From Skills Revolution to Productivity Miracle-Not as Easy as it Sounds?

Posted: 29 Feb 2008

See all articles by Ewart J Keep

Ewart J Keep

Cardiff University - School of Social Sciences

Ken Mayhew

University of Oxford - Department of Economics

William Payne

affiliation not provided to SSRN

Date Written: 2006

Abstract

This article surveys the potential impact of skill on productivity. It opens with a review of the utility of productivity as a measure of systemic economic performance, and then goes on to explore the oft-assumed close and strong relationship between skills and productivity. The importance of other factors and types of investment is stressed. These complementary elements may be at least as important as skill in boosting performance, and their absence may negate the impact of public investment in education and training. The ability of economic development policy, particularly as it relates to the Regional Development Agencies, to address skills and economic development is assessed, and questions are raised about what type and level of skill might have the largest impact on economic performance. In conclusion, we discuss the demands that new policy approaches are making upon the machinery and personnel of government.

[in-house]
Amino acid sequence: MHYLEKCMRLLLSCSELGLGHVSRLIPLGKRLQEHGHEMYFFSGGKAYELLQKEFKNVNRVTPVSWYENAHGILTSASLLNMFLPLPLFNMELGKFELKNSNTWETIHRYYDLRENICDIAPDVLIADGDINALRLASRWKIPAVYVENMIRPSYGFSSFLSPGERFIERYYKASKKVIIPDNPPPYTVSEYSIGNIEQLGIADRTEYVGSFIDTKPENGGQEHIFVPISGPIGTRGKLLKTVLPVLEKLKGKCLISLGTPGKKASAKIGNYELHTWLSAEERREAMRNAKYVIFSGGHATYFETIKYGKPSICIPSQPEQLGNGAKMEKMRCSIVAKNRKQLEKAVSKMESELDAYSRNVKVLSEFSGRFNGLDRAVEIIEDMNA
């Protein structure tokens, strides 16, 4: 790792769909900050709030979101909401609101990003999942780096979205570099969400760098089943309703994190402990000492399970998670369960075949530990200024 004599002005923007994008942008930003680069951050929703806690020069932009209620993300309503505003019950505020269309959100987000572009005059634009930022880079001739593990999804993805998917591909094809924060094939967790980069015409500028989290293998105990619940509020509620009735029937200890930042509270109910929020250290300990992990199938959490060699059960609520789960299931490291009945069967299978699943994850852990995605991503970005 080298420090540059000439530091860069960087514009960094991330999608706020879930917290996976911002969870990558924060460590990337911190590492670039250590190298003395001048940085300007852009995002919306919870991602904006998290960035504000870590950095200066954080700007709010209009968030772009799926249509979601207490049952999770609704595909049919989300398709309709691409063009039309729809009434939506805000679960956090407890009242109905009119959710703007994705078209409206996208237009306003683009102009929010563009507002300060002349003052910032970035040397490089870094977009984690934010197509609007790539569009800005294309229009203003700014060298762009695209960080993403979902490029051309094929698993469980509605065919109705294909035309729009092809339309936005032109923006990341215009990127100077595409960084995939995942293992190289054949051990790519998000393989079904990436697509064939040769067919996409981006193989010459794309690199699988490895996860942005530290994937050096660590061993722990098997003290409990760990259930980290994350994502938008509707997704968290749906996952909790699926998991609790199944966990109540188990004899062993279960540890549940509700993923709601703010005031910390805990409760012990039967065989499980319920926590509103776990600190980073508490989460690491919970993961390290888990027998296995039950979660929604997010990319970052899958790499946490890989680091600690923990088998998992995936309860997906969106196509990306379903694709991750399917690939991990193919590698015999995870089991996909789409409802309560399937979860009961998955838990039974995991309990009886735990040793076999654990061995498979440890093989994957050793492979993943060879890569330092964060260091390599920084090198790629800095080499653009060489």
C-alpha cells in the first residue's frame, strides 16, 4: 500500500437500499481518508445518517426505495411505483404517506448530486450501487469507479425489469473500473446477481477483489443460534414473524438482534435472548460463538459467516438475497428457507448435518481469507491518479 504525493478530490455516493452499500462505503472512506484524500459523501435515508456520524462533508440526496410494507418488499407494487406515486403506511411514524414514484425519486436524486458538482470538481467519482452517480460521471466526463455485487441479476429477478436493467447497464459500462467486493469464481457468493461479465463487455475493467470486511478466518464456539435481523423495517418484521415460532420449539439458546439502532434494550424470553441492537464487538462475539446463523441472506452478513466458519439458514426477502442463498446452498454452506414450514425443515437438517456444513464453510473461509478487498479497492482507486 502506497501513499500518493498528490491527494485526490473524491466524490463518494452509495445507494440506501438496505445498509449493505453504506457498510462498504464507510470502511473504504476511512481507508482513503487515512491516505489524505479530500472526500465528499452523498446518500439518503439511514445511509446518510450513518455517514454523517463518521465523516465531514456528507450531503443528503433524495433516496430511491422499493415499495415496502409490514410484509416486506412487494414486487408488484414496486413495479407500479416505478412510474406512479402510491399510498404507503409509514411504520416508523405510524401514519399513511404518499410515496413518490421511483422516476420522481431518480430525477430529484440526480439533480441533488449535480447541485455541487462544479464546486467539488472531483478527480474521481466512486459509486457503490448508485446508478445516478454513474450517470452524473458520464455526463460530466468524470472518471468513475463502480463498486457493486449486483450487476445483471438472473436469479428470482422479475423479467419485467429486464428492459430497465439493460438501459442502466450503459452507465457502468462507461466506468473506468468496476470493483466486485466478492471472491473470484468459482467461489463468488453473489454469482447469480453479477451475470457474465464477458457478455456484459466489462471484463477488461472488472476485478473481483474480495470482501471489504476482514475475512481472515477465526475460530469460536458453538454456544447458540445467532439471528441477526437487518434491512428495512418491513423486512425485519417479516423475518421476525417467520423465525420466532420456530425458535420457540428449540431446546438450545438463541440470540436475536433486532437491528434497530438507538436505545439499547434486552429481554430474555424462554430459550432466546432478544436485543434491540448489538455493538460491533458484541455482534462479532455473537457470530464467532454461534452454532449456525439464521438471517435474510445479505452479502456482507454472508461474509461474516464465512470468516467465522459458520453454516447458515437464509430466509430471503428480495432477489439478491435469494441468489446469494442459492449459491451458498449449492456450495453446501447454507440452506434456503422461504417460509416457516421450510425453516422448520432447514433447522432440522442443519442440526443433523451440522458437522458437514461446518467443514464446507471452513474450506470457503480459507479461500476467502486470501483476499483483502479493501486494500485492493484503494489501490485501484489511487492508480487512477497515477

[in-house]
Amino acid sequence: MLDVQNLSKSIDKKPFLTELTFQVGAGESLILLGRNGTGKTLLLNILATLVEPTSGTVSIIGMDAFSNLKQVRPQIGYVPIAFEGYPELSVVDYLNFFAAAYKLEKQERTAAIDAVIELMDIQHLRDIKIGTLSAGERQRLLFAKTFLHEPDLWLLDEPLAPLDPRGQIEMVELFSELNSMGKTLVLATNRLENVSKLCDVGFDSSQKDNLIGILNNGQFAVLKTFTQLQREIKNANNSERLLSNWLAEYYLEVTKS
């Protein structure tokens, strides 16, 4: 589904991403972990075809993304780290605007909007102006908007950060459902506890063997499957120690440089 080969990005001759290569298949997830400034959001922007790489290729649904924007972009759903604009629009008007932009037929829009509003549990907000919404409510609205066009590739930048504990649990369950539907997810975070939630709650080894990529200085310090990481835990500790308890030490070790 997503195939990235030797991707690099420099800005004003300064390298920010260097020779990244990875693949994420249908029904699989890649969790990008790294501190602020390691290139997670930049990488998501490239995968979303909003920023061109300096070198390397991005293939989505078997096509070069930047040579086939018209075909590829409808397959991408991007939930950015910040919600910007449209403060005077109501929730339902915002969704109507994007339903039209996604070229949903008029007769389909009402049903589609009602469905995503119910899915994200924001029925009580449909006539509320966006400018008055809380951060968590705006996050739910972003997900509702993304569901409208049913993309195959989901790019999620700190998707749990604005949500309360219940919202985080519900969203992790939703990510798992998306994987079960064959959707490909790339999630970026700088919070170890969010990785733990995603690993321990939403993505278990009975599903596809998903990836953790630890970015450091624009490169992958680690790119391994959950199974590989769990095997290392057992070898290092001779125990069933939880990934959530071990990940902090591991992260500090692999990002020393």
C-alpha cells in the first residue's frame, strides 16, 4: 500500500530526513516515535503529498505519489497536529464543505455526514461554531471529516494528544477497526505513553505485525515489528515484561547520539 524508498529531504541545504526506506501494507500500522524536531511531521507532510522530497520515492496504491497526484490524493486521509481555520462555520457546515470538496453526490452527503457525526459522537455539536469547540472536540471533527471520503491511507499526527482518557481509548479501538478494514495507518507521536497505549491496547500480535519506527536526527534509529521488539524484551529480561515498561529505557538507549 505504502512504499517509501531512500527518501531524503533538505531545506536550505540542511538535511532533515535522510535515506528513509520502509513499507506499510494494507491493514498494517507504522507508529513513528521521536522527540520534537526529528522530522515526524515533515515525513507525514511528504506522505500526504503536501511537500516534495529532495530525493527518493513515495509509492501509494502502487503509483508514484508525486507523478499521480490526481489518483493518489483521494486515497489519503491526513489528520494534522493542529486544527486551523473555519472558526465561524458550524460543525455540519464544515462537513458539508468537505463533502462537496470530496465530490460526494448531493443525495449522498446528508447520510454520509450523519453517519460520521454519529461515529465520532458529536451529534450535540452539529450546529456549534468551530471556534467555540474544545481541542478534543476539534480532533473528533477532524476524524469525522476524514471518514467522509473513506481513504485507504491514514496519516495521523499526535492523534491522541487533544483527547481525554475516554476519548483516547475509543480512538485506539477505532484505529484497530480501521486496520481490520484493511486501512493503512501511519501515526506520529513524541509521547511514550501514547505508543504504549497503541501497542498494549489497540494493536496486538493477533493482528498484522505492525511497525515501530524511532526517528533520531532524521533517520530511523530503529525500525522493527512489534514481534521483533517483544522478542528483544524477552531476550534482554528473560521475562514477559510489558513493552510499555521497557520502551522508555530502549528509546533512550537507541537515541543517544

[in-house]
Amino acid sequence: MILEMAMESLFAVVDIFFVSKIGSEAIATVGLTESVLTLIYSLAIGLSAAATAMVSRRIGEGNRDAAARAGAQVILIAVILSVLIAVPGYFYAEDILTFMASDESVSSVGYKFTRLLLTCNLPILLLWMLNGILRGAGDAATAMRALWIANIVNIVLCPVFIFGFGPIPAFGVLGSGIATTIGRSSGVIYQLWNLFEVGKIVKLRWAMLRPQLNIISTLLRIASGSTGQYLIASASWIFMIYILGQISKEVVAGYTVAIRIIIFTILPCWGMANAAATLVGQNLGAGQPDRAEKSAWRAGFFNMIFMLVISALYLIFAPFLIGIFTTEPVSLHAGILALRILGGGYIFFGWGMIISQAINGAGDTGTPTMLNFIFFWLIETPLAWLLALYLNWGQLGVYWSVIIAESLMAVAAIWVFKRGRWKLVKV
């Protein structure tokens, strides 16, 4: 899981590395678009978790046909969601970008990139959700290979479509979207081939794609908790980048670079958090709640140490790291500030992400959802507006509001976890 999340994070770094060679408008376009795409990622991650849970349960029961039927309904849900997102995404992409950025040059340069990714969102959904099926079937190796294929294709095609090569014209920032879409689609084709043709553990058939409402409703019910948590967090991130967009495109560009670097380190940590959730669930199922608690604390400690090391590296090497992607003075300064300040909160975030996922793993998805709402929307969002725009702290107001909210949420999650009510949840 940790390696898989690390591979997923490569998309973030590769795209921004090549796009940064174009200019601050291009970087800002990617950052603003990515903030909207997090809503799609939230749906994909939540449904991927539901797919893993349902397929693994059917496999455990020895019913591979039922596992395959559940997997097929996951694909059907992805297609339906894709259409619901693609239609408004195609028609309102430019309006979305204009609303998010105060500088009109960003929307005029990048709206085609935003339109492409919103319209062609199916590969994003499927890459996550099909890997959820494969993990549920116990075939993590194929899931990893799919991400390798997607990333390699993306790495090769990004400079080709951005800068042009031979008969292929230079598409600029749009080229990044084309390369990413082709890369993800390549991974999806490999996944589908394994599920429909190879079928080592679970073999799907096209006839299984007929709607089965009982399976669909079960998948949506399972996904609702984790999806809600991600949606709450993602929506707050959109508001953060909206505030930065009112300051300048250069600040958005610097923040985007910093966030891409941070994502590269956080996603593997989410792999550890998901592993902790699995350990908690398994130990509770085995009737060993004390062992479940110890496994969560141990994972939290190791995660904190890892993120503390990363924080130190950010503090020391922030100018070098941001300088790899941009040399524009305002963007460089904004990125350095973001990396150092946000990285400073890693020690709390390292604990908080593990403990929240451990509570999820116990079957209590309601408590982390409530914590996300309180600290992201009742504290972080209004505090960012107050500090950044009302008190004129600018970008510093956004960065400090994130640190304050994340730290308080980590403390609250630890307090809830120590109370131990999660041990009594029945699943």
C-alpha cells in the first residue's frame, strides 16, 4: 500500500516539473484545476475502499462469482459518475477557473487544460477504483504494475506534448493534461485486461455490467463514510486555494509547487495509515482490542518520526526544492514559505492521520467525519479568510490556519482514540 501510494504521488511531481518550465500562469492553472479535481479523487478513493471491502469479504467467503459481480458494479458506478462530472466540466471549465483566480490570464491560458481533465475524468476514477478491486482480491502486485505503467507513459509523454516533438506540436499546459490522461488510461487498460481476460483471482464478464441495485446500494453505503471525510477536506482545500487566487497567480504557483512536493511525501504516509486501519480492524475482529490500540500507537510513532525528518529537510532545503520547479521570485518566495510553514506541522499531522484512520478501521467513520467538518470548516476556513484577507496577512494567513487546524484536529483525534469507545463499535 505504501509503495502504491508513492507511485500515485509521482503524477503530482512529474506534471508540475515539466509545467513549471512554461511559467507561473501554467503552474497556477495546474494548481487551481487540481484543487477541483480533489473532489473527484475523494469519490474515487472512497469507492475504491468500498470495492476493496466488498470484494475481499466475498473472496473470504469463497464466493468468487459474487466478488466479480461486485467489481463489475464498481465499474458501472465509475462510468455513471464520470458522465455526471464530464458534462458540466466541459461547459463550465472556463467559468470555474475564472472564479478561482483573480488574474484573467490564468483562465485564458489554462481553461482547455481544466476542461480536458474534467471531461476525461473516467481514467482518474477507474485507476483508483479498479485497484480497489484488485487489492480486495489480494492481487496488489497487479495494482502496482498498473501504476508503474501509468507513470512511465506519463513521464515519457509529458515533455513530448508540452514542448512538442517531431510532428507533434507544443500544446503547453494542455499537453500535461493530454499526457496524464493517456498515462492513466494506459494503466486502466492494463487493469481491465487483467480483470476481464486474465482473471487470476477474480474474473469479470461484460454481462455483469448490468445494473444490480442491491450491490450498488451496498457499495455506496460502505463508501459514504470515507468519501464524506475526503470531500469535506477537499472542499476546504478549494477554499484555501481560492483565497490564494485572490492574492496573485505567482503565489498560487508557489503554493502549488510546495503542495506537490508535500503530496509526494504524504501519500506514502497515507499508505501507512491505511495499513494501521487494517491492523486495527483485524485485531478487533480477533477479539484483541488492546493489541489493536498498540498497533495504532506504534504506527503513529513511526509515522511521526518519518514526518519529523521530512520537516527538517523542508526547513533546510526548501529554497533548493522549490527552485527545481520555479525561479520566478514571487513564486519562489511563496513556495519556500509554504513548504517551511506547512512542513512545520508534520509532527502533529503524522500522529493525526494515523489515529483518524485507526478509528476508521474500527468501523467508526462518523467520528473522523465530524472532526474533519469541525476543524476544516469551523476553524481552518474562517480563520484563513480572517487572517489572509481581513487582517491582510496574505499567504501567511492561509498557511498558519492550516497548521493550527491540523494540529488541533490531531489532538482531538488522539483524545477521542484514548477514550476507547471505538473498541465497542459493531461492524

Suggested Citation

Keep, Ewart J and Mayhew, Ken and Payne, Jonathan Harold, From Skills Revolution to Productivity Miracle-Not as Easy as it Sounds? ( 2006). Oxford Review of Economic Policy, Vol. 22, Issue 4, pp. 539-559, 2006. Available at SSRN: https://ssrn.com/abstract=1096870 or http://dx.doi.org/10.1093/oxrep/grj032

Ewart J Keep (Contact Author)

Cardiff University - School of Social Sciences ( email )

The Glamorgan Building
King Edward VII Avenue
Cardiff, Wales CF10 3WT
United Kingdom

Ken Mayhew

University of Oxford - Department of Economics ( email )

Manor Road Building
Manor Road
Oxford, OX1 3BJ
United Kingdom

Jonathan Harold Payne

affiliation not provided to SSRN

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